7. It takes months to get into a decent nursing home. Holiday Inn will take your reservation today. And,you are not stuck in one place forever, you can move from Inn to Inn, or even from city to city. Want to see Hawaii? They have a Holiday Inn there too.

8. TV broken? Light bulbs need changing? Need a mattress replaced? No problem. They fix everything, and apologize for the inconvenience.

9. The Inn has a night security person and daily room service, including fresh linens. A maid checks to see if you are OK. If not, they will call the undertaker or an ambulance. If you fall and break a hip, Medicare will pay for the hip, and Holiday Inn will upgrade you to a suite for the rest of your life, for fear that you'll sue them for the broken hip.

10. And no worries about visits from family. Unlike if you were in a nursing home, they will always be glad to come see you and will probably check in for a few days of mini-vacation. You will have more guest rooms than you did in your own house. And the grandkids can use the pool.

What more can you ask for?

So...

When I reach that "golden age,"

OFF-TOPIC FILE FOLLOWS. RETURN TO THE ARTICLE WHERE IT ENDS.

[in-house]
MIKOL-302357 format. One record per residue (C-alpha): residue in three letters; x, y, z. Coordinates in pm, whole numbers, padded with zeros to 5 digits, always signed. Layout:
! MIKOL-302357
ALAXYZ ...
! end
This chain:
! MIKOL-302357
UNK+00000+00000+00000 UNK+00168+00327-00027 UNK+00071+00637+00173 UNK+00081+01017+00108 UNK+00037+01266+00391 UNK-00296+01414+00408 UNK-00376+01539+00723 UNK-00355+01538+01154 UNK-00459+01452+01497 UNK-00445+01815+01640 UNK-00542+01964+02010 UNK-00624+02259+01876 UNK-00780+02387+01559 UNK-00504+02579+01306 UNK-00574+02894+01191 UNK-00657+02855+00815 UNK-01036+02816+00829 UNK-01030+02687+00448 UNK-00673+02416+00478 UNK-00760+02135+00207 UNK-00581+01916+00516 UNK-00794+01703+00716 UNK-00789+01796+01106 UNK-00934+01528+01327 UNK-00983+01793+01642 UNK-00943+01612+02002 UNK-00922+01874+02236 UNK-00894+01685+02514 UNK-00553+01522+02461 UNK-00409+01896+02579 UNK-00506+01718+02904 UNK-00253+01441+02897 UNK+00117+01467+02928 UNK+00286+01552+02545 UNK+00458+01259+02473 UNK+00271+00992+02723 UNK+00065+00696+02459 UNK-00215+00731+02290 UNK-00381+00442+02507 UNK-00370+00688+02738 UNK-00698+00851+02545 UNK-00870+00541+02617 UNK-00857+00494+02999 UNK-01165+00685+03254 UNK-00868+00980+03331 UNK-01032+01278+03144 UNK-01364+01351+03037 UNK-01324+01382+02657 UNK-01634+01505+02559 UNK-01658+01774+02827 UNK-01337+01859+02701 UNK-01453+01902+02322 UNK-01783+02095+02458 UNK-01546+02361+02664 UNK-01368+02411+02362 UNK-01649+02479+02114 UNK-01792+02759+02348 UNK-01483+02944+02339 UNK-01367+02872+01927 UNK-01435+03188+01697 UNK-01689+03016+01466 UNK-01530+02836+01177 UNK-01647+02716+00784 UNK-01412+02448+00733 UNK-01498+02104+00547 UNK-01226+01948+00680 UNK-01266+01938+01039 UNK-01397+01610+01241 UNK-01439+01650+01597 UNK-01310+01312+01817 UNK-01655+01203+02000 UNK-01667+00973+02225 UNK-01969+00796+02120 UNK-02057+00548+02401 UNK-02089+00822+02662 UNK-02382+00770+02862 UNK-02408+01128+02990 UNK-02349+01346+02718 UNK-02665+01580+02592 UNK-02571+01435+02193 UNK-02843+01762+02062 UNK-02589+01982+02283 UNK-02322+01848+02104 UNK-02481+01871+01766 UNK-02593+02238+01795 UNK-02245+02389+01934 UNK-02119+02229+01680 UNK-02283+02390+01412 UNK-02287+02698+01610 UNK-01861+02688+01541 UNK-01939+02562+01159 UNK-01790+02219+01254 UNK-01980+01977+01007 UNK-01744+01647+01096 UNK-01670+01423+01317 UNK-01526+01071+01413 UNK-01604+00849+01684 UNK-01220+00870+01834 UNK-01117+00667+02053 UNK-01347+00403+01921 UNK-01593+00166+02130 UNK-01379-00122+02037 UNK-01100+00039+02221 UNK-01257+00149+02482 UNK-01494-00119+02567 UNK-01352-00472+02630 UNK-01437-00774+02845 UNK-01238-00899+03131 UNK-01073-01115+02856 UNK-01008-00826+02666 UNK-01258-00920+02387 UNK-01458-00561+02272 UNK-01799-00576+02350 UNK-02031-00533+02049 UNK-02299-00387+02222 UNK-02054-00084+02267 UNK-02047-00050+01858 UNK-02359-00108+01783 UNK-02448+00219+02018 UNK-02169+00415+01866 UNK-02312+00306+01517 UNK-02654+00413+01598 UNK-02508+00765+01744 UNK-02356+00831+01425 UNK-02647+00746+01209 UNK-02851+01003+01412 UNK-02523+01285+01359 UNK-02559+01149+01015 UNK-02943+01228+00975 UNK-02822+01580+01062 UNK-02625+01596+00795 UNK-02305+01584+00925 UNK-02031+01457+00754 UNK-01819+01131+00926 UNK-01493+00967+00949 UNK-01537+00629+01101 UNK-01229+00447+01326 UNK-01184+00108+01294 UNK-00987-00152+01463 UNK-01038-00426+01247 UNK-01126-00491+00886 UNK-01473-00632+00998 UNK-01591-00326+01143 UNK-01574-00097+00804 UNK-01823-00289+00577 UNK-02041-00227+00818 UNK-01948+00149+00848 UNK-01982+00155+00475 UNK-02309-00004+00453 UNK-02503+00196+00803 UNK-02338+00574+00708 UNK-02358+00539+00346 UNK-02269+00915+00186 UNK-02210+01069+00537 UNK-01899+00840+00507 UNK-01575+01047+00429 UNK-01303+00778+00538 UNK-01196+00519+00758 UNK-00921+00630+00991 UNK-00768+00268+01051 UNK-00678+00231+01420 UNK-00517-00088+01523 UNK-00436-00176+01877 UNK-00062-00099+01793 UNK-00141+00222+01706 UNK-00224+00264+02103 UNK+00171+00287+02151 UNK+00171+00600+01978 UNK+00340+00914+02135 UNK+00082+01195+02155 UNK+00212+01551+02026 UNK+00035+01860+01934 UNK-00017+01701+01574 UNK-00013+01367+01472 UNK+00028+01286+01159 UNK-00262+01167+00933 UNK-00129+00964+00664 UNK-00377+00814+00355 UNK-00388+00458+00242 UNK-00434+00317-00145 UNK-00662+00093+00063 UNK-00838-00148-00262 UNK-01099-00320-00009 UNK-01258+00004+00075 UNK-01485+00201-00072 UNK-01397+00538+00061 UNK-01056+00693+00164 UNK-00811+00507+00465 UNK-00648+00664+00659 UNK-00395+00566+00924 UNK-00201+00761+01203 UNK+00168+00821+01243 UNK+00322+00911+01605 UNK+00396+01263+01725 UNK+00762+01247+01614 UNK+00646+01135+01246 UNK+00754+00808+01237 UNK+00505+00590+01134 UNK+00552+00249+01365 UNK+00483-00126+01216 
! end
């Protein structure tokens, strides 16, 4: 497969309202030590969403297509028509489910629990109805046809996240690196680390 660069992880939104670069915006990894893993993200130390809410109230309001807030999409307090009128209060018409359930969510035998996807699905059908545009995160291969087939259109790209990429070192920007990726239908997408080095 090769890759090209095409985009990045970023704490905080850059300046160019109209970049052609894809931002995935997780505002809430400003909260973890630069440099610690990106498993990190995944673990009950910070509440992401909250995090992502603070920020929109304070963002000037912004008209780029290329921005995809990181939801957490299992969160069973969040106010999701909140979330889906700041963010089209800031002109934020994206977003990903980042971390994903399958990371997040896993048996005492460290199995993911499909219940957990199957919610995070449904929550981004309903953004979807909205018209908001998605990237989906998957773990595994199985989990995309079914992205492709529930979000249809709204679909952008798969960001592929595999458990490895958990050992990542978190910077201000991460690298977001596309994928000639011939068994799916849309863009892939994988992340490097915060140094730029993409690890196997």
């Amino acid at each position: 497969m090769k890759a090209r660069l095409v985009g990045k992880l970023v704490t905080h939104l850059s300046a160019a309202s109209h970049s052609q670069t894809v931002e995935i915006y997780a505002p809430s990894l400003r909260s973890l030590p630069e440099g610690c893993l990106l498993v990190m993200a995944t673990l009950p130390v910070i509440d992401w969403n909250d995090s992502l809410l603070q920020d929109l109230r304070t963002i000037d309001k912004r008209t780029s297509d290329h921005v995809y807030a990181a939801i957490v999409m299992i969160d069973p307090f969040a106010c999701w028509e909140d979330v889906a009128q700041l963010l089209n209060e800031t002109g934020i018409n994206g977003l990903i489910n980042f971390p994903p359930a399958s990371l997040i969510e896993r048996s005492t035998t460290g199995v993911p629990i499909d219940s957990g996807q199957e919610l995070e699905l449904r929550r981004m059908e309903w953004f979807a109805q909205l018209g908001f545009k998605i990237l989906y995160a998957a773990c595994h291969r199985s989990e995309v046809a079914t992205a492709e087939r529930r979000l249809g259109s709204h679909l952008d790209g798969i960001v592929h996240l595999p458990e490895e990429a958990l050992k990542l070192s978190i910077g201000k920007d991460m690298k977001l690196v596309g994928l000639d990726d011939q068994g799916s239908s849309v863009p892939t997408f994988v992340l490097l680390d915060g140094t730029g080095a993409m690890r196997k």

I'll face it with a grin —
Just forward all my e-mail to
me@HolidayInn!

divider

As far-fetched an idea as it might seem, I remember hearing stories of people who lived for years in a hotel, much as one would in a boarding house. Here's a link to an article telling about several women who retired to live on cruise ships!

Actually, I think I could live quite happily in a nursing home, even if it weren't my preference. I'd like to think that I would try to be the life of the party, seeking to encourage and minister to the other residents and to the staff. How about you, what are your thoughts on nursing homes ... either for yourself or for your loved ones? Will nursing homes become a rarity with Obamacare?

quotation...

"Our anxiety does not empty tomorrow of its sorrow, but only empties today of its strength." - Charles Spurgeon

=^..^= =^..^=
Rob

Be nice to your kids. They'll choose your nursing home.


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8 Comments on “No Nursing Home for Me!”

  1. #1 Barbara H.
    on May 17th, 2010 at 10:43 am